Endocannabinoids: The Human Body's Marijuana-Like Chemicals That Make Fatty Foods Irresistible

How Eating French Fries Is Like Smoking Marijuana

The Lay's potato chip slogan "betcha can't eat just one" may not actually be so far from the truth. Researchers at UC Irvine found that fats in starchy foods such as french fries and potato chips trigger the body to produce natural marijuana-like chemicals called endocannabinoids. Endocannabinoids make these foods irresistible and stimulate a biological mechanism that encourages gluttonous behavior.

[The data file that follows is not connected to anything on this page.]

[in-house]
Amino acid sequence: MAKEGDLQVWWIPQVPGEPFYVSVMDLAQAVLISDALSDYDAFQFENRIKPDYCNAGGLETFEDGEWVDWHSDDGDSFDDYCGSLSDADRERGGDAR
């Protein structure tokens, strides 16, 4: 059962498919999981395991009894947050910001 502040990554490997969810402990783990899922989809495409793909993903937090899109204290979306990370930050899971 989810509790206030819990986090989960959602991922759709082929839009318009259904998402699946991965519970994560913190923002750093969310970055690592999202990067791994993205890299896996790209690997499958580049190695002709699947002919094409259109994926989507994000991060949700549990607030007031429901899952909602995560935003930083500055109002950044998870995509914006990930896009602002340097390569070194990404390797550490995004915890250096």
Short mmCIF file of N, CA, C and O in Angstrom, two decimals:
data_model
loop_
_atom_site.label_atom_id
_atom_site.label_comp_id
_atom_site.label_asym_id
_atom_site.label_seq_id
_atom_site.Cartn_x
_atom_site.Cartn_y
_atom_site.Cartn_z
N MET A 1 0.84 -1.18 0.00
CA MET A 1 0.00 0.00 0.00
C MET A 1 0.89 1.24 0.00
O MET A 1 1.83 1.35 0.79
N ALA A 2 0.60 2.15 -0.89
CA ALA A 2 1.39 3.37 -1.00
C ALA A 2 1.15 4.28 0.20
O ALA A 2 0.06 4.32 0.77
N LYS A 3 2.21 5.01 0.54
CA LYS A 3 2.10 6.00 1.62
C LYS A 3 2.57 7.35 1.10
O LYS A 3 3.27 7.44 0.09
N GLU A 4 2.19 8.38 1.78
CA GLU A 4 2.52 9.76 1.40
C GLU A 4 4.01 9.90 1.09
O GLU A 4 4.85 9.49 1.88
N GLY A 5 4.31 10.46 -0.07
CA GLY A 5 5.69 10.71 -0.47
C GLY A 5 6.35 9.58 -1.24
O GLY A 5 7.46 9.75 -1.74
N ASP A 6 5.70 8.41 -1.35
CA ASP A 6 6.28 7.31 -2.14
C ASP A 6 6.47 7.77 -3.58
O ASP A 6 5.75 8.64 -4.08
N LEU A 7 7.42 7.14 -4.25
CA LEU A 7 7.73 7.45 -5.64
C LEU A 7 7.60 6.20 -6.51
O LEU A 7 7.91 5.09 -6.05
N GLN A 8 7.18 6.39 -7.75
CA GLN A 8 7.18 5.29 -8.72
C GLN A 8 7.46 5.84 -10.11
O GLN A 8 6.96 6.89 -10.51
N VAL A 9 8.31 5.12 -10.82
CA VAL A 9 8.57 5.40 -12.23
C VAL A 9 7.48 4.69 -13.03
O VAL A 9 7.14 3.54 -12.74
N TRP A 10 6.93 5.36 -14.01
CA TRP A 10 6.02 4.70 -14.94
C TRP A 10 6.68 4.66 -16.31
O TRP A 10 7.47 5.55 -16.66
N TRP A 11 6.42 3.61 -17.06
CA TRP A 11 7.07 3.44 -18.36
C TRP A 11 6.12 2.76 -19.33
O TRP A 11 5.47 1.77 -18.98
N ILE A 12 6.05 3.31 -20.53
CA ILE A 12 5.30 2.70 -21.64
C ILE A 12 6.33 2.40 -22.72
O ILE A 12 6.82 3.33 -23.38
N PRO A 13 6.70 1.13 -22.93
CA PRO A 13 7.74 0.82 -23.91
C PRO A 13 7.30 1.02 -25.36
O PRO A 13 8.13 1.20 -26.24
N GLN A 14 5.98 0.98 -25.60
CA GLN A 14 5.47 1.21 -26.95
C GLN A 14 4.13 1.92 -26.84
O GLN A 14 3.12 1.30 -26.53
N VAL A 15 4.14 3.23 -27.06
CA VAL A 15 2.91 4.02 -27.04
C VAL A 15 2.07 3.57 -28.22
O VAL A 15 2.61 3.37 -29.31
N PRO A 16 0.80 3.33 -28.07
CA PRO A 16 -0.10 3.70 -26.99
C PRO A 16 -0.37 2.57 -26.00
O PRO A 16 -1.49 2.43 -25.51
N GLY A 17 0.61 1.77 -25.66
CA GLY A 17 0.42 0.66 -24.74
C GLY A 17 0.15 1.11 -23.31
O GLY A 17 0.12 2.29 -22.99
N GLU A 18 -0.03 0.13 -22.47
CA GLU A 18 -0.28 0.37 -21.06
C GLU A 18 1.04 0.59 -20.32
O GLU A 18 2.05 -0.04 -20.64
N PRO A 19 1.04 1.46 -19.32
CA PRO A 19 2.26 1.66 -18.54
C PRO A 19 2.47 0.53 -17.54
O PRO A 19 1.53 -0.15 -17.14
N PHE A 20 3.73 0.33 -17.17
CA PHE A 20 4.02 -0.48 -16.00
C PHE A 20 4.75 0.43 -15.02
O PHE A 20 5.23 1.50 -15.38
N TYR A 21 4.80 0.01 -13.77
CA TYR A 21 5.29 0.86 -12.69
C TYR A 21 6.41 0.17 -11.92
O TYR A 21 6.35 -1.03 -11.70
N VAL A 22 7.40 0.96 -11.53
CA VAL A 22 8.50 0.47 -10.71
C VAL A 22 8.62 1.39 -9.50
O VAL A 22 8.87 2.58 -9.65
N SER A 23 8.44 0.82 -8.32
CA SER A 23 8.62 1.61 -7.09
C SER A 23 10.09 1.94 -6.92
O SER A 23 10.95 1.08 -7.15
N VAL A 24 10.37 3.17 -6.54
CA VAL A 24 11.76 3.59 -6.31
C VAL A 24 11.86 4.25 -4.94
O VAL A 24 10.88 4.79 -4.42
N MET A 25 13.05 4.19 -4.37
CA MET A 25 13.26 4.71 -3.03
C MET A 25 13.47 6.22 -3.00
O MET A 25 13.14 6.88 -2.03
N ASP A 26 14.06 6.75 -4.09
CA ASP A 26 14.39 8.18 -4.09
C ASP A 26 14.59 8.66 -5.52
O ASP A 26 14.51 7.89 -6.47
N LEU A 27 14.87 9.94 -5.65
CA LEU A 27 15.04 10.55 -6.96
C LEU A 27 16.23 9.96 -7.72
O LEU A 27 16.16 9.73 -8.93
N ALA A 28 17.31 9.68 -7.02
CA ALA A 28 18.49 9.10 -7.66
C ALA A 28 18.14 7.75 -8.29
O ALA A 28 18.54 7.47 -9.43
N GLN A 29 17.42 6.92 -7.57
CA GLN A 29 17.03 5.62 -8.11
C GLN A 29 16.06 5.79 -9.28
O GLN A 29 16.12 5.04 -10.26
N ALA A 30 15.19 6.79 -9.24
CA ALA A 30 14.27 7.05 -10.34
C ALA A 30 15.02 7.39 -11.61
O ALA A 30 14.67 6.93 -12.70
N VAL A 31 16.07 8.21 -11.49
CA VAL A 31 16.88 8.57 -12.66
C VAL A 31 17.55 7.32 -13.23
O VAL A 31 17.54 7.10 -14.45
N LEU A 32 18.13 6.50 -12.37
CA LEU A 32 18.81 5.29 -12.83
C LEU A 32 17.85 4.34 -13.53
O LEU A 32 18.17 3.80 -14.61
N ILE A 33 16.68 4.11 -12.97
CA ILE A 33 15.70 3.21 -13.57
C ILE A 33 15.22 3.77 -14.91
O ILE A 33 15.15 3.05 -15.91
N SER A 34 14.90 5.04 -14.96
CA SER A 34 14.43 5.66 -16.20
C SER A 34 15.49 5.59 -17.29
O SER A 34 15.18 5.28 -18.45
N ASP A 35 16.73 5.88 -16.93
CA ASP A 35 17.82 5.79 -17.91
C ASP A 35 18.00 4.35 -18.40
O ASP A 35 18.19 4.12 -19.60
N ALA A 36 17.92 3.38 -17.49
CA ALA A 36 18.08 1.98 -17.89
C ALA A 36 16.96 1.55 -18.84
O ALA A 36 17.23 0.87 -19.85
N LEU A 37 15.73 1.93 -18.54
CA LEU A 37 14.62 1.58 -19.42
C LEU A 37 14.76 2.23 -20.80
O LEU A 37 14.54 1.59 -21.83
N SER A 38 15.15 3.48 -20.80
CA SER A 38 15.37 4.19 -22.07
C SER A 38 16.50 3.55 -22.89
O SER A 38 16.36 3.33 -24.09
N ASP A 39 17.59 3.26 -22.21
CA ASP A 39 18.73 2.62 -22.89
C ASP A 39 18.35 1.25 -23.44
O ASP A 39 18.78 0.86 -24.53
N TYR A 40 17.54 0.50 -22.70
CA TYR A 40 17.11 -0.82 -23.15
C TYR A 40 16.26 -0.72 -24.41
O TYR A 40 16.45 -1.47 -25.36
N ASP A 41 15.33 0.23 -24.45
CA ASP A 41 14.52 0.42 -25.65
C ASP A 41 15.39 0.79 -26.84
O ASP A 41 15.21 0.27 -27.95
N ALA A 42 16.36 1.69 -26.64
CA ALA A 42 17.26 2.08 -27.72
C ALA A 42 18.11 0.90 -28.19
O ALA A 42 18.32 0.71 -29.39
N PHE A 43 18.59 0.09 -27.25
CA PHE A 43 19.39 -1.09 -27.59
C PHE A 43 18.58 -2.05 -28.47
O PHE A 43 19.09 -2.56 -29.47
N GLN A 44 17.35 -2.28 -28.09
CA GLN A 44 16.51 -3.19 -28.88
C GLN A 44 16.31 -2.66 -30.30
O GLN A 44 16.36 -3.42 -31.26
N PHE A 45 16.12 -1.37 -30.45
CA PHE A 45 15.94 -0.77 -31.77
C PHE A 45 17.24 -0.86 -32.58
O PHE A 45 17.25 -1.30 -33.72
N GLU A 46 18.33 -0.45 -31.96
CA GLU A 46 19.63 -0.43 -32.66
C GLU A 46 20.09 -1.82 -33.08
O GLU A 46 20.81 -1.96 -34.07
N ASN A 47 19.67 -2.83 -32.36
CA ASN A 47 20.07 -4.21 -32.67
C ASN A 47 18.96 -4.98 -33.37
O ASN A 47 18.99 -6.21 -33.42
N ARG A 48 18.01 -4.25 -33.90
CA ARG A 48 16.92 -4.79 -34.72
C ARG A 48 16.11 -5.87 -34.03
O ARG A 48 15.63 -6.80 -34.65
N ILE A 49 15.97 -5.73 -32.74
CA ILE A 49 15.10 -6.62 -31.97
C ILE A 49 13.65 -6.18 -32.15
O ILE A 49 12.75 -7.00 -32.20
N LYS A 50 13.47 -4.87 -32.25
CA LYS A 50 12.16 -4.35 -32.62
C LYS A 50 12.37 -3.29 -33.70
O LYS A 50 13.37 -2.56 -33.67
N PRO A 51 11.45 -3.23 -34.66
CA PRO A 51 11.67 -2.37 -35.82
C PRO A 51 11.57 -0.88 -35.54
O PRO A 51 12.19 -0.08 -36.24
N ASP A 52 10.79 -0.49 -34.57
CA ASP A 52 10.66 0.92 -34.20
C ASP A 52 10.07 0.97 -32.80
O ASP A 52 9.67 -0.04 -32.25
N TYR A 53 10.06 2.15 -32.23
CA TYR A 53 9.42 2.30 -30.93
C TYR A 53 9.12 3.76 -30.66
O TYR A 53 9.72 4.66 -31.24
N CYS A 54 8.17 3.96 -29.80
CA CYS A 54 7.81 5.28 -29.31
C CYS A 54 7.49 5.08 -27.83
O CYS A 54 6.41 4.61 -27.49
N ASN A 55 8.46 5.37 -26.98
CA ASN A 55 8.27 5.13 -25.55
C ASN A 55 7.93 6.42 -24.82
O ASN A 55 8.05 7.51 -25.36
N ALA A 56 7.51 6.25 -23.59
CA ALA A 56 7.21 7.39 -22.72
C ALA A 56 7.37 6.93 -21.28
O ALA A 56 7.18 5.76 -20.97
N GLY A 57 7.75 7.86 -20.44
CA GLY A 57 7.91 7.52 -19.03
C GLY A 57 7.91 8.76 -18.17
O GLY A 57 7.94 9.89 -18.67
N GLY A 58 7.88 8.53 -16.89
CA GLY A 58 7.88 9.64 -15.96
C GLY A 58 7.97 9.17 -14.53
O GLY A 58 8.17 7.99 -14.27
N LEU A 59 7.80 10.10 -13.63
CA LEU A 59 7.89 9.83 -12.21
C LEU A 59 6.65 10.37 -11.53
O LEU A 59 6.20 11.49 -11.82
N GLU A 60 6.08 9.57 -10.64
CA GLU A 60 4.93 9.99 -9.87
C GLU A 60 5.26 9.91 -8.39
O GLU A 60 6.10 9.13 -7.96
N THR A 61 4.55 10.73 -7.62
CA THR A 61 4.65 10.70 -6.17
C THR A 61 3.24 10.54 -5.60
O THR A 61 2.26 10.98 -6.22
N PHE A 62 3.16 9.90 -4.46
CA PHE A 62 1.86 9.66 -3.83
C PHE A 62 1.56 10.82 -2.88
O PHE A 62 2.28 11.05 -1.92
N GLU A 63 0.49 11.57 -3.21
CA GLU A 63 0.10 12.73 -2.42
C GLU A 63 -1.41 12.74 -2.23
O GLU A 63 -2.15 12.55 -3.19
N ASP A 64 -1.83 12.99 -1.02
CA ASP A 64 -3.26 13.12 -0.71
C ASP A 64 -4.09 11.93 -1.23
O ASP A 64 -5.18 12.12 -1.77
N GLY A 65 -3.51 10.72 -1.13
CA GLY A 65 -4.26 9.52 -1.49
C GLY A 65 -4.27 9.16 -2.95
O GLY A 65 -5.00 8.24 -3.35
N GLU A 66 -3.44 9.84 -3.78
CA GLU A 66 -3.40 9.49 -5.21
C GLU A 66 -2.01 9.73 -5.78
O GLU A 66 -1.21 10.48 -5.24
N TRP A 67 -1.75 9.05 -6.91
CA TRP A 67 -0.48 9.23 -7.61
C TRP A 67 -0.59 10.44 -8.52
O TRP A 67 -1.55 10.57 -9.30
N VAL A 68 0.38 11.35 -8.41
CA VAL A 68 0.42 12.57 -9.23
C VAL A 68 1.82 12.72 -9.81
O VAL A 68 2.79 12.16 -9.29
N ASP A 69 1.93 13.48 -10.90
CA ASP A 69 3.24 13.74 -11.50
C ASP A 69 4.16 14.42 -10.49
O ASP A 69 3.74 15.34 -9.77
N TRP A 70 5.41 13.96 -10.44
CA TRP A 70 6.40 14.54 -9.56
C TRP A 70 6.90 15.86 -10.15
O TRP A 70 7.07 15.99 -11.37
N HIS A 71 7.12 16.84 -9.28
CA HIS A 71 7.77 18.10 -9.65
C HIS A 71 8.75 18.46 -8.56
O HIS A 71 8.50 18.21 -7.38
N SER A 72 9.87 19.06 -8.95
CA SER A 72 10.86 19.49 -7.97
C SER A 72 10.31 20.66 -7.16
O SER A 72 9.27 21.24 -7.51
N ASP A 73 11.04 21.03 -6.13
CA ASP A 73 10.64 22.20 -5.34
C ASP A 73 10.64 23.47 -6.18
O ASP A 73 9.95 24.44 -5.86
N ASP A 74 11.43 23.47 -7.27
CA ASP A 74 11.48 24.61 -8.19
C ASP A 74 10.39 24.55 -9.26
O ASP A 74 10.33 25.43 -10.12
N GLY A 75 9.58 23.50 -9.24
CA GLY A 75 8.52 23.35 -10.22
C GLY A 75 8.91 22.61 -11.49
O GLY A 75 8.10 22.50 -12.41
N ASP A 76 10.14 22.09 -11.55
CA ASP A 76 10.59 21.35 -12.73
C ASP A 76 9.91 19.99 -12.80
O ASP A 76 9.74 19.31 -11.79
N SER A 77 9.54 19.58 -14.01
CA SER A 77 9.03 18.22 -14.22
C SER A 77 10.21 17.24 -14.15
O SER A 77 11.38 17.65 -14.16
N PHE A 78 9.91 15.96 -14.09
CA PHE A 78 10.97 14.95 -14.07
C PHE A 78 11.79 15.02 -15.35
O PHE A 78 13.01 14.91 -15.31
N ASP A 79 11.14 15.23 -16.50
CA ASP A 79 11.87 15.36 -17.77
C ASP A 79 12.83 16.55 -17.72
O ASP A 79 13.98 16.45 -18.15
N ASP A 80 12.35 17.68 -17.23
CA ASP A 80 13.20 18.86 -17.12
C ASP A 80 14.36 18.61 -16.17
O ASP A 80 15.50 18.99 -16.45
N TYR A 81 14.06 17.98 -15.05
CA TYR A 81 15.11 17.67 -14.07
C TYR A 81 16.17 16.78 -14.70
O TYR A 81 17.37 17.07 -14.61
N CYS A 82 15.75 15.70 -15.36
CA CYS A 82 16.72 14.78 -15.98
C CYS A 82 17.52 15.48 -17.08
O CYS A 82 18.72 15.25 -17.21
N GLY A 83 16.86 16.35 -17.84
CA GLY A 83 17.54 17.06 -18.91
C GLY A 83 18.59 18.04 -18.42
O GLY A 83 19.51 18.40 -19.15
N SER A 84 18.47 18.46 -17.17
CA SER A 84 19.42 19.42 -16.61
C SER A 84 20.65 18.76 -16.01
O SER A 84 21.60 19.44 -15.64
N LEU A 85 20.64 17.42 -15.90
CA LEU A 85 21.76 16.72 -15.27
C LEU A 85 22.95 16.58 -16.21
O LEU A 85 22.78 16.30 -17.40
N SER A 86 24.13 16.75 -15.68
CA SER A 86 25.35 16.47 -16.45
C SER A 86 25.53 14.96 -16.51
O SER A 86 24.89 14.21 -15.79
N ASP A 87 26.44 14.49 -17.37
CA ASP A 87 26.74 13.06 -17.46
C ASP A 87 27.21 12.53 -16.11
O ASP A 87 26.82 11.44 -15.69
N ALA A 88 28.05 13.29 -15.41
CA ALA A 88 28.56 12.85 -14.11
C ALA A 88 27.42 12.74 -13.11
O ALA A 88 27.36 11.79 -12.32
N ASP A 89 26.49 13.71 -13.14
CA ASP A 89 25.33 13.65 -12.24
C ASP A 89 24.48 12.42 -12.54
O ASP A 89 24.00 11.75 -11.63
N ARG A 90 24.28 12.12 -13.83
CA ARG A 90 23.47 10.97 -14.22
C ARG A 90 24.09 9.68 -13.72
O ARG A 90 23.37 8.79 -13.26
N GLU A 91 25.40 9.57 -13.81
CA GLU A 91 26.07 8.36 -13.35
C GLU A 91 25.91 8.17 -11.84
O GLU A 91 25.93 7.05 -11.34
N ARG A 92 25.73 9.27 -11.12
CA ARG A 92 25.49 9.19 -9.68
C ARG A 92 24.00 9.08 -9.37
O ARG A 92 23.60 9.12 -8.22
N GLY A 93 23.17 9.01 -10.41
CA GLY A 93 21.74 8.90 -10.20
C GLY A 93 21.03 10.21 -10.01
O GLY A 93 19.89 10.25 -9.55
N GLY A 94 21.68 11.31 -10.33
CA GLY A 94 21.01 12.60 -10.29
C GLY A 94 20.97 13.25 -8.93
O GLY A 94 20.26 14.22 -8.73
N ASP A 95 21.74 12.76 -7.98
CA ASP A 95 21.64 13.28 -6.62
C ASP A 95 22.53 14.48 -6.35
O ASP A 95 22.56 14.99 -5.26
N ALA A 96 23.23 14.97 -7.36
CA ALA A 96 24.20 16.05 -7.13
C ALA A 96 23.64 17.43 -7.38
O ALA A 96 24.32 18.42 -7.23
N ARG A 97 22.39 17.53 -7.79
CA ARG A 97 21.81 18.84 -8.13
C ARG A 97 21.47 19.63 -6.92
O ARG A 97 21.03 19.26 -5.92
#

In the study, published in the online edition of Proceedings of the National Academy of Sciences, found that when rats tasted something fatty, their upper gut cells produced endocannabinoids. This did not happen when the rats ate sugar or protein. The results suggested that it may be possible to curb overeating fatty foods by obstructing endocannabinoid activity (such as using a drug that "clogs" the receptors).

The process starts on the tongue, where the fats send a signal to the brain, and then through a nerve bundle to the intestines. This signal then triggers the production of endocannabinoids, which then makes you keep chowing down.

So, next time you gorge yourself on one too many helpings of nachos, just blame your endocannabinoids. It's not you, it's them.

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